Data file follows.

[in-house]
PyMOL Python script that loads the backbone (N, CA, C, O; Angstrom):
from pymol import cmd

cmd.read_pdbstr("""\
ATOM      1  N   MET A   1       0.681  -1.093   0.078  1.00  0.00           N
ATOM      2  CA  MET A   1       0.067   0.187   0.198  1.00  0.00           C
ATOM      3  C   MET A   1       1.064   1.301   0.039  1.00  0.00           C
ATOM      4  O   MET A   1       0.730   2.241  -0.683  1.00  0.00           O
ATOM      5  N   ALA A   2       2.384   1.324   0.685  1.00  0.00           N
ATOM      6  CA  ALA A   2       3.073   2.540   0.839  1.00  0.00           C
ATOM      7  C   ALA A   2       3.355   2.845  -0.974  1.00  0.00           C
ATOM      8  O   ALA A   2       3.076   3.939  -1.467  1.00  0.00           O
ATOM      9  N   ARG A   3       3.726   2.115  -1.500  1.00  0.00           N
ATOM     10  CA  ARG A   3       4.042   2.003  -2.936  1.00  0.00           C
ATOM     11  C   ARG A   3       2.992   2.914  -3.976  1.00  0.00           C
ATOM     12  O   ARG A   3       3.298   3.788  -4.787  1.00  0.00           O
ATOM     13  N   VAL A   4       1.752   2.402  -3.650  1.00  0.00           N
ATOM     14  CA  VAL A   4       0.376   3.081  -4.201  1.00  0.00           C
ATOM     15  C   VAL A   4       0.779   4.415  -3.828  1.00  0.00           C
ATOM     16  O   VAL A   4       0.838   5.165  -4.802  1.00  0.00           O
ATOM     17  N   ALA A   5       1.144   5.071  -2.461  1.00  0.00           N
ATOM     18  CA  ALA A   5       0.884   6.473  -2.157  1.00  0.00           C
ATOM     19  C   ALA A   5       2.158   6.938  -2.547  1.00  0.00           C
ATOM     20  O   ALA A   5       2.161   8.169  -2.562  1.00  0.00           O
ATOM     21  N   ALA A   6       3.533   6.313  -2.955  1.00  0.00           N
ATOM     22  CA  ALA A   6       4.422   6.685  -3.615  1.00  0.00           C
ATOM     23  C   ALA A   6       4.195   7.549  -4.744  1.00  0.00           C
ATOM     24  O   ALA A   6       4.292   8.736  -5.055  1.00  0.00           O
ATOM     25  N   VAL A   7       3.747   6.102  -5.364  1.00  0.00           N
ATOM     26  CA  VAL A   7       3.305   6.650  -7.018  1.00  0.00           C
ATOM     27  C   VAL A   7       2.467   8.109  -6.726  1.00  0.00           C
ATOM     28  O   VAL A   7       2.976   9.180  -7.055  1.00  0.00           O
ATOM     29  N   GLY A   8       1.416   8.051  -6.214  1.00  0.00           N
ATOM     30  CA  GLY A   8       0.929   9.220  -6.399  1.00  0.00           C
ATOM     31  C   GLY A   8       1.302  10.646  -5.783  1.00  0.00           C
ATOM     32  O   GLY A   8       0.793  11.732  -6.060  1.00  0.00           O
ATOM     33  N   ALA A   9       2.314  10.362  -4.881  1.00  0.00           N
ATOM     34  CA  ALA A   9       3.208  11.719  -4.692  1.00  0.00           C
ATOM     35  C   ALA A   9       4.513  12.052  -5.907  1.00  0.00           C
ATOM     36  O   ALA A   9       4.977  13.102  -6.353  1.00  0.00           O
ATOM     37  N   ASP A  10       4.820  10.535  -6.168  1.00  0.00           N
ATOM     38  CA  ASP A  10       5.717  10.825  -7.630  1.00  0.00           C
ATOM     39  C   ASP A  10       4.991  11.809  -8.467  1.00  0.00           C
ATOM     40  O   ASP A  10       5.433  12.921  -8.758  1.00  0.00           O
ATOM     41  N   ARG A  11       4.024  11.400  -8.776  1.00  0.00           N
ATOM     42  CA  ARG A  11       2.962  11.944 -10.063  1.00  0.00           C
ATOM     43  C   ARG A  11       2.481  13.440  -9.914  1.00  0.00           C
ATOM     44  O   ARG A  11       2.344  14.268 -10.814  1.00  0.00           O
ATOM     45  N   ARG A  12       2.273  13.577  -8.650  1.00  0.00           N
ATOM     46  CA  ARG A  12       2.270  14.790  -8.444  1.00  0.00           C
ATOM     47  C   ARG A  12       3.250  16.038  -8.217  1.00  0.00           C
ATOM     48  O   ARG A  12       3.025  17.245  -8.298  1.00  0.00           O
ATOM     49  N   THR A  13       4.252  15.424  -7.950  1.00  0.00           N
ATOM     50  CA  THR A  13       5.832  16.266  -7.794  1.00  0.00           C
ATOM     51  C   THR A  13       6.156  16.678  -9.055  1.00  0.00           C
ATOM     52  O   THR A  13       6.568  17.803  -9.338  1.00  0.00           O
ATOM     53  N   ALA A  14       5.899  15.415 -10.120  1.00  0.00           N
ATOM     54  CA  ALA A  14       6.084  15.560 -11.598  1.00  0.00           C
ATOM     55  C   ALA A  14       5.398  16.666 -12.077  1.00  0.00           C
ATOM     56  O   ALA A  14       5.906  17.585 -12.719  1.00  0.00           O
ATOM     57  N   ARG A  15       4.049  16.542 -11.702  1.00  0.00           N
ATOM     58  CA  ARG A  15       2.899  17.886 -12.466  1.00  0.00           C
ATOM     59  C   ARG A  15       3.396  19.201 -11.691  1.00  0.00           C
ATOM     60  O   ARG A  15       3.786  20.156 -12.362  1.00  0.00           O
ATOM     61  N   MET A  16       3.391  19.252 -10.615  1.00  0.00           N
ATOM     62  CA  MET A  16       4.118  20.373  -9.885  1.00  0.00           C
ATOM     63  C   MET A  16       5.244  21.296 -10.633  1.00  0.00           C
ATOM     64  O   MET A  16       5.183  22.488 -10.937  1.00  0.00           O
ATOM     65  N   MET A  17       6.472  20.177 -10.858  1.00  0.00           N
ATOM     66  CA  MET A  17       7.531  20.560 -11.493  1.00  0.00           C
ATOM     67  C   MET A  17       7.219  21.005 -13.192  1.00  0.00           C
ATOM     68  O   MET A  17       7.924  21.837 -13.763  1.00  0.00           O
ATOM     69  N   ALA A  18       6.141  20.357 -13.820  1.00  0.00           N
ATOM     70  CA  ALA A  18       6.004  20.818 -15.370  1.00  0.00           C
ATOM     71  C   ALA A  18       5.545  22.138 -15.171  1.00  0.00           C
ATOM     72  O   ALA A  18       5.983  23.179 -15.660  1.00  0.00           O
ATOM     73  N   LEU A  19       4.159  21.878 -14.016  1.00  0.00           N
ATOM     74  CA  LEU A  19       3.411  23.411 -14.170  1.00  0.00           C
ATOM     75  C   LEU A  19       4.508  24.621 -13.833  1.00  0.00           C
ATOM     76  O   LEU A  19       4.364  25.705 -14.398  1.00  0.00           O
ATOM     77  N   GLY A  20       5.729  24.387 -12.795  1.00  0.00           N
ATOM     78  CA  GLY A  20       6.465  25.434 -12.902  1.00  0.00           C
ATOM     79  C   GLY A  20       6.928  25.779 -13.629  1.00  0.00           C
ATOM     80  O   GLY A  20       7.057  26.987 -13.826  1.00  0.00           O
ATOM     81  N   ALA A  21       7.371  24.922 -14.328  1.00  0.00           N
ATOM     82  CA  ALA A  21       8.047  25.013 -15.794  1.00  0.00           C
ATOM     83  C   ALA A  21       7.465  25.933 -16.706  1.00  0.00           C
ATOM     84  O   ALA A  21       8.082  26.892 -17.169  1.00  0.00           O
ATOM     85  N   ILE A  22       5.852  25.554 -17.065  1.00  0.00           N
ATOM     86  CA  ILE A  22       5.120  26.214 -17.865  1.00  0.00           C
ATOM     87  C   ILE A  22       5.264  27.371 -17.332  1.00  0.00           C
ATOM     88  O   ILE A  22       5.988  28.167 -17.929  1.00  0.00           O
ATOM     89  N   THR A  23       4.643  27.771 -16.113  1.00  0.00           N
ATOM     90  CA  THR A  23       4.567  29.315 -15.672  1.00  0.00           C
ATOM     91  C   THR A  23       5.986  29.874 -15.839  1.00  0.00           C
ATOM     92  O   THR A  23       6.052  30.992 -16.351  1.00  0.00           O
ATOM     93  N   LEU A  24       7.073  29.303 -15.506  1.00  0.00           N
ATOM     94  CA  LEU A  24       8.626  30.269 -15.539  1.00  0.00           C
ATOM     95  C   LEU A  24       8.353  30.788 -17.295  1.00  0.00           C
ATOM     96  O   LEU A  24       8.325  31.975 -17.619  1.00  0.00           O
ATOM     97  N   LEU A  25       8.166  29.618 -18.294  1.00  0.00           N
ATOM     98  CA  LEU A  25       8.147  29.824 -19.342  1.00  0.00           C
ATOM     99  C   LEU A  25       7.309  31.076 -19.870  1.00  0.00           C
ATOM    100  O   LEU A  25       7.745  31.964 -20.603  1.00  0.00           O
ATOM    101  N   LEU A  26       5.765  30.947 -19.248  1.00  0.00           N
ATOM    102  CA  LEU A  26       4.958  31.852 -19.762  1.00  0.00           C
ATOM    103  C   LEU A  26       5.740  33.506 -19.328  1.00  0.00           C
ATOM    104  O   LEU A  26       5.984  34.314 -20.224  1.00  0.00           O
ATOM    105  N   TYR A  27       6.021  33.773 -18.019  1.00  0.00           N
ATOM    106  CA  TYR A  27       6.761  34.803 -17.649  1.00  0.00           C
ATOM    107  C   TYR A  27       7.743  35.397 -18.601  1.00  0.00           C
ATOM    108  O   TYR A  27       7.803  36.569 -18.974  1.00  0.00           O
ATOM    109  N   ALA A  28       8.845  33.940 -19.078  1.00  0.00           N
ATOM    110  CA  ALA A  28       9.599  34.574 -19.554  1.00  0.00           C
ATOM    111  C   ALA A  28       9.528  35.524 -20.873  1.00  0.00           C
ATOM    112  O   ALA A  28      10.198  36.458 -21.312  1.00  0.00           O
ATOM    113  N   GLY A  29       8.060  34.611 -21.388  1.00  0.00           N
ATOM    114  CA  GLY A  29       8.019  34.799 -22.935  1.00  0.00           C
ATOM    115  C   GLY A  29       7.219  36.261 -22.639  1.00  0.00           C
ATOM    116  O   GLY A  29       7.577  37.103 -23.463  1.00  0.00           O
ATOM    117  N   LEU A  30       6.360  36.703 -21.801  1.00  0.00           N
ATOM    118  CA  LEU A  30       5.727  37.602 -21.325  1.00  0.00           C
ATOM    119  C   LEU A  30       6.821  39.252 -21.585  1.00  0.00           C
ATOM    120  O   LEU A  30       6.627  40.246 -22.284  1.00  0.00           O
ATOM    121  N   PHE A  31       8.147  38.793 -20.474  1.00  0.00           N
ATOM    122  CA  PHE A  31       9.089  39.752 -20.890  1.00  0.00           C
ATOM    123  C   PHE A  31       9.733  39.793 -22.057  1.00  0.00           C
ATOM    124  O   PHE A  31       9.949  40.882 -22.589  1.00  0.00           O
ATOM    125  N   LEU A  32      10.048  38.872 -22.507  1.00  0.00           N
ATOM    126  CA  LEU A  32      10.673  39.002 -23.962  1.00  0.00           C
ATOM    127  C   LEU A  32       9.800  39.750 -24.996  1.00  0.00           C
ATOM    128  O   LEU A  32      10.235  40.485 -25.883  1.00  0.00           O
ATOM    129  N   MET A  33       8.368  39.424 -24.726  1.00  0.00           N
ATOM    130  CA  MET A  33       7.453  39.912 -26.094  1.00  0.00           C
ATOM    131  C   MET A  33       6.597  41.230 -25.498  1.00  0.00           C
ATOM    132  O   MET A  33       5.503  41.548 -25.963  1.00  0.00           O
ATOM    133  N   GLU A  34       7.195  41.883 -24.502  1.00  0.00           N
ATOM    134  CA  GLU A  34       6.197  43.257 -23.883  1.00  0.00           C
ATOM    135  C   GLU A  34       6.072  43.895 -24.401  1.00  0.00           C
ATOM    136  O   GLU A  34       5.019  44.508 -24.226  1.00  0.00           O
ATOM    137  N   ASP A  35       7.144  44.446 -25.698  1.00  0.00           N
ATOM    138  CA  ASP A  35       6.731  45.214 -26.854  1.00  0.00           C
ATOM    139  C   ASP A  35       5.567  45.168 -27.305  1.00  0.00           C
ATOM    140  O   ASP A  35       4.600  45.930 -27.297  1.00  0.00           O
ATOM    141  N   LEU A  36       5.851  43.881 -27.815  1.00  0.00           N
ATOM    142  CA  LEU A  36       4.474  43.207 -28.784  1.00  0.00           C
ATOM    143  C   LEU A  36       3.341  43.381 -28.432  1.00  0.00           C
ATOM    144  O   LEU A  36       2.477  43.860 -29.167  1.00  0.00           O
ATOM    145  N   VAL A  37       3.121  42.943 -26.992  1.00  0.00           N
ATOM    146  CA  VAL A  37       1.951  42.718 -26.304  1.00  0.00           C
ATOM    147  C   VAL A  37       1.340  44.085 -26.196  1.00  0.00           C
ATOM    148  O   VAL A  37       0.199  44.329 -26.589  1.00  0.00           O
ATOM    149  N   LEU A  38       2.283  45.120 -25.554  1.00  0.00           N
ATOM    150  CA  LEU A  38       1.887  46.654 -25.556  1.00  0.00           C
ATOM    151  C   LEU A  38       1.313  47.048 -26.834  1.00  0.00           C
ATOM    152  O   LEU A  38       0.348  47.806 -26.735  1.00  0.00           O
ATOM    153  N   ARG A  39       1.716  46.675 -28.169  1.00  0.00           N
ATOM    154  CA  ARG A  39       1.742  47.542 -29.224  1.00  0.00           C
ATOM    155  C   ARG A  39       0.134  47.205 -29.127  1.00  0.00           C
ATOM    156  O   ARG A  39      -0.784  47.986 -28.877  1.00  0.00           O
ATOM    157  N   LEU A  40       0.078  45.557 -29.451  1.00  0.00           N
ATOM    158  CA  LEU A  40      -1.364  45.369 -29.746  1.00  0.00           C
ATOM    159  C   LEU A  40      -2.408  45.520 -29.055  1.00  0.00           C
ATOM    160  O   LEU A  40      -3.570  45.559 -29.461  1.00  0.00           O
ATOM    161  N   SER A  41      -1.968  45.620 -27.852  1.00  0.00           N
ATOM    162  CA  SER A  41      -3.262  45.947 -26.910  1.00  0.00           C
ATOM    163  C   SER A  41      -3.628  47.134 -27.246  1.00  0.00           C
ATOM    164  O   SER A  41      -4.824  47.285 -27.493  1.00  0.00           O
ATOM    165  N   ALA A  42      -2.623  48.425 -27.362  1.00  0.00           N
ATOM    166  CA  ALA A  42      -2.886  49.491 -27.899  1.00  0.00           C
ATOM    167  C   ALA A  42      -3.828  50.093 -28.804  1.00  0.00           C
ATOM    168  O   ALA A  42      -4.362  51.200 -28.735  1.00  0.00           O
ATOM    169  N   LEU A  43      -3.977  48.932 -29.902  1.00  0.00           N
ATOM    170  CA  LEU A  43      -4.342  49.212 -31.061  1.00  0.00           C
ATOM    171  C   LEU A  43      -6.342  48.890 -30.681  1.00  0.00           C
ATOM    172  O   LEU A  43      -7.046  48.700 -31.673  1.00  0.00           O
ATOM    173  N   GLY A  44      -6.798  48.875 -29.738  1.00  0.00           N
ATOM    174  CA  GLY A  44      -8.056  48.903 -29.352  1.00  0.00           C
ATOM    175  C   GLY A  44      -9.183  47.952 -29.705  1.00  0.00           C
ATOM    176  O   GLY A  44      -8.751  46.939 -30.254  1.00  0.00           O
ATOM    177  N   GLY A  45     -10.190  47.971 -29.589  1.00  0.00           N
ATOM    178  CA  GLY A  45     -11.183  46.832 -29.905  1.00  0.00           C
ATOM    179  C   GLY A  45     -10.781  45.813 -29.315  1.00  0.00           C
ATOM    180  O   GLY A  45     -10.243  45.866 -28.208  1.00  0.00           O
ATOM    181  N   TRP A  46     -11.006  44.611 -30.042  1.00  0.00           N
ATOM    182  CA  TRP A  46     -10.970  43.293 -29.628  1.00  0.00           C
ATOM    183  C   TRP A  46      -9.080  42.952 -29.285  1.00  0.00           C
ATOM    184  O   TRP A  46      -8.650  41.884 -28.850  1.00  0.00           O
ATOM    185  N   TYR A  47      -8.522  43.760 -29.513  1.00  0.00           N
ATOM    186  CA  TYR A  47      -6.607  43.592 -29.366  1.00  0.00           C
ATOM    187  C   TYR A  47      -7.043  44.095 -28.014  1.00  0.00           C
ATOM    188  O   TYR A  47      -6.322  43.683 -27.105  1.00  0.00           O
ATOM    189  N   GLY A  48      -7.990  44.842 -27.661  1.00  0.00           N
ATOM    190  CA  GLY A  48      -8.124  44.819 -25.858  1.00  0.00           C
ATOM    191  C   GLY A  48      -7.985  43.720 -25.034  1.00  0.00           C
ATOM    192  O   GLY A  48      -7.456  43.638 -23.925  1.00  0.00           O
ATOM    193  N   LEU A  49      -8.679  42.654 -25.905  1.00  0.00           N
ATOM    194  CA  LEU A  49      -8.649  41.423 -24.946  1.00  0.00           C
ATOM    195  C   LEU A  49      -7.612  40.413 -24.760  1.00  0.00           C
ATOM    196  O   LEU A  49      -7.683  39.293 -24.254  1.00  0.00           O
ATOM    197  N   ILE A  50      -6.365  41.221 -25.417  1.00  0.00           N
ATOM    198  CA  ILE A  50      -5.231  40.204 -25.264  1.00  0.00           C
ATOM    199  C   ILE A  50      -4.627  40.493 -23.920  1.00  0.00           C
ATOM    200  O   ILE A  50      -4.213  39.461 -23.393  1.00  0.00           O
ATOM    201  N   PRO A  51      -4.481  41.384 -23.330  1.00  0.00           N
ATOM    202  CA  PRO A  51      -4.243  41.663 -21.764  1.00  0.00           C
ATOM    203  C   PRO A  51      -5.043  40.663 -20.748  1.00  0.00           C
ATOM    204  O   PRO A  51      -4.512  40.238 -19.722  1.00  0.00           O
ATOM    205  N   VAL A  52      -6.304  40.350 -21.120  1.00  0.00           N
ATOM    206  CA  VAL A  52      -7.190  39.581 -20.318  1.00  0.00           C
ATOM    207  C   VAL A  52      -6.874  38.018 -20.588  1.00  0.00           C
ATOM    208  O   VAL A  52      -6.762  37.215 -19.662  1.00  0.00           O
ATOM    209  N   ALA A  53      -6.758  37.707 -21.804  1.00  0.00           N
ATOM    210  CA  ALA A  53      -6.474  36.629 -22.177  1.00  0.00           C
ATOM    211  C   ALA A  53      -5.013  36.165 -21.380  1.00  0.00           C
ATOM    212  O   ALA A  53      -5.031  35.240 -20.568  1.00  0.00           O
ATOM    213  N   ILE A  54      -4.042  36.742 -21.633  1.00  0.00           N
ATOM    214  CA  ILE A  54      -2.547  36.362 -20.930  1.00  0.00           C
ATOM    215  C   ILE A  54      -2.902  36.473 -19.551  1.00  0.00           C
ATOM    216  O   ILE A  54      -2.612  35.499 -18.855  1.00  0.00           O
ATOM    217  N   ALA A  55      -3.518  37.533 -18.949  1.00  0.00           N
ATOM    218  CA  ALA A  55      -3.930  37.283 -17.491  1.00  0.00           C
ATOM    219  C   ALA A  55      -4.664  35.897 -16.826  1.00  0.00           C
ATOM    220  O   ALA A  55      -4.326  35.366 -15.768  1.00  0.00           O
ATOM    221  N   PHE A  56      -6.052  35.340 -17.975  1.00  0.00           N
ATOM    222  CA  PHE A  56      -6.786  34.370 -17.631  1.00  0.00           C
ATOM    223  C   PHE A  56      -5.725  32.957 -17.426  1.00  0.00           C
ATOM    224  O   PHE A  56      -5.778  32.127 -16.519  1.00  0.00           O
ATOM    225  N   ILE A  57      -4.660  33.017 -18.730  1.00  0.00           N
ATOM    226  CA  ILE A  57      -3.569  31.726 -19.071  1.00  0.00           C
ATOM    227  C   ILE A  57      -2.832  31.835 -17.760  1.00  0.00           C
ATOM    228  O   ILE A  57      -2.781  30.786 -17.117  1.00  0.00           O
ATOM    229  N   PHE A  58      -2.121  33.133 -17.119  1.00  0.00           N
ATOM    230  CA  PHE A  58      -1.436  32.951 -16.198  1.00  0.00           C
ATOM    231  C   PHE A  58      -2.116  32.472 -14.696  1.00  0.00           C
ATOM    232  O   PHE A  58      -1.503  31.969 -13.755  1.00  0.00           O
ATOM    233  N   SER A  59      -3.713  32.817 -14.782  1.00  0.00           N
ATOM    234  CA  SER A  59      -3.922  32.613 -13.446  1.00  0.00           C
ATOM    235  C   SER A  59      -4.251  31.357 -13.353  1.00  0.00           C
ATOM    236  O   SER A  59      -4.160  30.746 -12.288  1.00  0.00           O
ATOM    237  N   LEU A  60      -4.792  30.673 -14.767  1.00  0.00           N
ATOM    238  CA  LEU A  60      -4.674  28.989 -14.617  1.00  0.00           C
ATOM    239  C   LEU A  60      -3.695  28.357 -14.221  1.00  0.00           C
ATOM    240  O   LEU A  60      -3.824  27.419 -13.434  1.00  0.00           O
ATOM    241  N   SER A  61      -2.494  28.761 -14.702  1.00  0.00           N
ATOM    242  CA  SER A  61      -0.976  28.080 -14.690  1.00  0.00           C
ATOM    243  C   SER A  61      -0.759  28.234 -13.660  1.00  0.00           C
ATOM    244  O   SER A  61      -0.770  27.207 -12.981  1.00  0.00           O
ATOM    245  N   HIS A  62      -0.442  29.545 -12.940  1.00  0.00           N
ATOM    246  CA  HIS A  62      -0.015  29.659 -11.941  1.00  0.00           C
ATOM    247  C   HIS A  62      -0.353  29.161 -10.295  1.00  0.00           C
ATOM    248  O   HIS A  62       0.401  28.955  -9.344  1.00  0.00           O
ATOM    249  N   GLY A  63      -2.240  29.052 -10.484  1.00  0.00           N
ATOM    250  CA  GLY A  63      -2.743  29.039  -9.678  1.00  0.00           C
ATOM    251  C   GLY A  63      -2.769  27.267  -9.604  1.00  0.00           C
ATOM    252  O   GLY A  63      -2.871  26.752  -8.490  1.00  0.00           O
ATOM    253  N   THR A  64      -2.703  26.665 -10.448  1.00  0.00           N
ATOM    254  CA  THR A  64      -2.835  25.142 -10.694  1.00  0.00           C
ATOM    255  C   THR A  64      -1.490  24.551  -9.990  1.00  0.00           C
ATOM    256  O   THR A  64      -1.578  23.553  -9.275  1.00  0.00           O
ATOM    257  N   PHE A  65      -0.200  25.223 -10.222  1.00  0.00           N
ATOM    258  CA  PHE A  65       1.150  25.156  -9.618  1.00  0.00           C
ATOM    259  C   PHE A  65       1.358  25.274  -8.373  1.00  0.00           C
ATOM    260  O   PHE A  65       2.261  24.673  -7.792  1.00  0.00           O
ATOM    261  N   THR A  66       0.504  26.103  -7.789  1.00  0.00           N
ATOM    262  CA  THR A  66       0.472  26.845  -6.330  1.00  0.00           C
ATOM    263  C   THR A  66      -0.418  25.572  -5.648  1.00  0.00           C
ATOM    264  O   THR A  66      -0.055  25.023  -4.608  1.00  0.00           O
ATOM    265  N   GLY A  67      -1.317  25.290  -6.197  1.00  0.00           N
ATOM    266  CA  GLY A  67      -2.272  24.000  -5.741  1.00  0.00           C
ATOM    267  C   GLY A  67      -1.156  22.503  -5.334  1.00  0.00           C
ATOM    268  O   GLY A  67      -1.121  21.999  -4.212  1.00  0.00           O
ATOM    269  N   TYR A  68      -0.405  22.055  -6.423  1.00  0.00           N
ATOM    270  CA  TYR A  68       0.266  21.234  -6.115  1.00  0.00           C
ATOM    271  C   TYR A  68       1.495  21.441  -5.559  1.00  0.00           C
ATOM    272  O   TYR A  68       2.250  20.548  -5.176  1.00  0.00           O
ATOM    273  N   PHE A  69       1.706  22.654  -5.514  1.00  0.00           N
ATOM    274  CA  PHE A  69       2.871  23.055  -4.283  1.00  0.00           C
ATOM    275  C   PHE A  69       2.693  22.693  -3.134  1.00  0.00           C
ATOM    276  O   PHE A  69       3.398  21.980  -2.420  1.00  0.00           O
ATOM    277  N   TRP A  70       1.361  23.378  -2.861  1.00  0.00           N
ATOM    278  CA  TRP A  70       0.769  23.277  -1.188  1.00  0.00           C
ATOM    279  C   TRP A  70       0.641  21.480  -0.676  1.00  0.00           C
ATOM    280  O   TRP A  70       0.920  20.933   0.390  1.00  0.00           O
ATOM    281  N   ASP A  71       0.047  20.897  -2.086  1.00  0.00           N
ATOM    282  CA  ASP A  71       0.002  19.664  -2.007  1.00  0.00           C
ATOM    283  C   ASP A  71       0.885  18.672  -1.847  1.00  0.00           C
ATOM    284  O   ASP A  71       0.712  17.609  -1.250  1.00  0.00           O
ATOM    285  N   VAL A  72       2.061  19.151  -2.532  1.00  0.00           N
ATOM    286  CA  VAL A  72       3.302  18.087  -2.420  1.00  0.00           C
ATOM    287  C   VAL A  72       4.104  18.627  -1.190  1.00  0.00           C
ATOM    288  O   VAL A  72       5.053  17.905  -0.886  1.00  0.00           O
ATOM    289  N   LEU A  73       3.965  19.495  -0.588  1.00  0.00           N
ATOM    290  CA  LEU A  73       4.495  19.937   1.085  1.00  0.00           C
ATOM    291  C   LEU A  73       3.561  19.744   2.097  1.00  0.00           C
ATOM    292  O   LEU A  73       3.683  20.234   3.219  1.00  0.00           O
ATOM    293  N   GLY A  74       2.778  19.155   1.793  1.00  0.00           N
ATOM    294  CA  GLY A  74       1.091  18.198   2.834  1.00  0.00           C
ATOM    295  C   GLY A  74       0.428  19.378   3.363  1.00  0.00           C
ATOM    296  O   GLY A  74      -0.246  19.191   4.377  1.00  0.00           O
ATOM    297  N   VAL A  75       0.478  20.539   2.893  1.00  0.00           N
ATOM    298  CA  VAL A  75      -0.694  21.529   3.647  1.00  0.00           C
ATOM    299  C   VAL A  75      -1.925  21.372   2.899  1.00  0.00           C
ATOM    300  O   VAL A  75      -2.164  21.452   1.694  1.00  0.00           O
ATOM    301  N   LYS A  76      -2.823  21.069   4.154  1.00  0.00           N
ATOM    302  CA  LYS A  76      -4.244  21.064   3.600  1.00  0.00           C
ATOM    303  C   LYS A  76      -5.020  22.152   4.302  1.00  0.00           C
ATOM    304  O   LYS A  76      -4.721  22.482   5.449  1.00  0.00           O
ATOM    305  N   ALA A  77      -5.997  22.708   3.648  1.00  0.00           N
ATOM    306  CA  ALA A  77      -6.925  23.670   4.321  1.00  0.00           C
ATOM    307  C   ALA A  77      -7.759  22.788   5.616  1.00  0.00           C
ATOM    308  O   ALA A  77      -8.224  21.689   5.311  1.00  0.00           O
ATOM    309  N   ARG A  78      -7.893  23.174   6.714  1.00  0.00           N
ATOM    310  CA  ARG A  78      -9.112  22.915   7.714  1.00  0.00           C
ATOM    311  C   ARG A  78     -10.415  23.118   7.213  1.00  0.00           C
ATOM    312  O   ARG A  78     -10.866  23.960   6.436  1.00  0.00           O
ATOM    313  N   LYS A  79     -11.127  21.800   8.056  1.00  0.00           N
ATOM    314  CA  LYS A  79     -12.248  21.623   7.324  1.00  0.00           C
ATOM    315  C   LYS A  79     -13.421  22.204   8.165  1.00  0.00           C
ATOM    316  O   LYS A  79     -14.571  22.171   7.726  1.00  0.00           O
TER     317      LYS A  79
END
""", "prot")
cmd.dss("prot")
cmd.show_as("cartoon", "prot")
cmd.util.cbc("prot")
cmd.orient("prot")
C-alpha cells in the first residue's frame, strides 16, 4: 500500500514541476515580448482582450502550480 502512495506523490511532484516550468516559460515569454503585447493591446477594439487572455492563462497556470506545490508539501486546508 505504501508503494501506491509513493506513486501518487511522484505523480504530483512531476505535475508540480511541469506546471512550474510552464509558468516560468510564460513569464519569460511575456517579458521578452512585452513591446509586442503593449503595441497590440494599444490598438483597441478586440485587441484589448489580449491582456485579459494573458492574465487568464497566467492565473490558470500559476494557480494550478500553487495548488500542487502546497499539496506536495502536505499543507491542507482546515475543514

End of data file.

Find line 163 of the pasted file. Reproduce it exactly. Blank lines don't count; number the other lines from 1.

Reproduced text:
ATOM    159  C   LEU A  40      -2.408  45.520 -29.055  1.00  0.00           C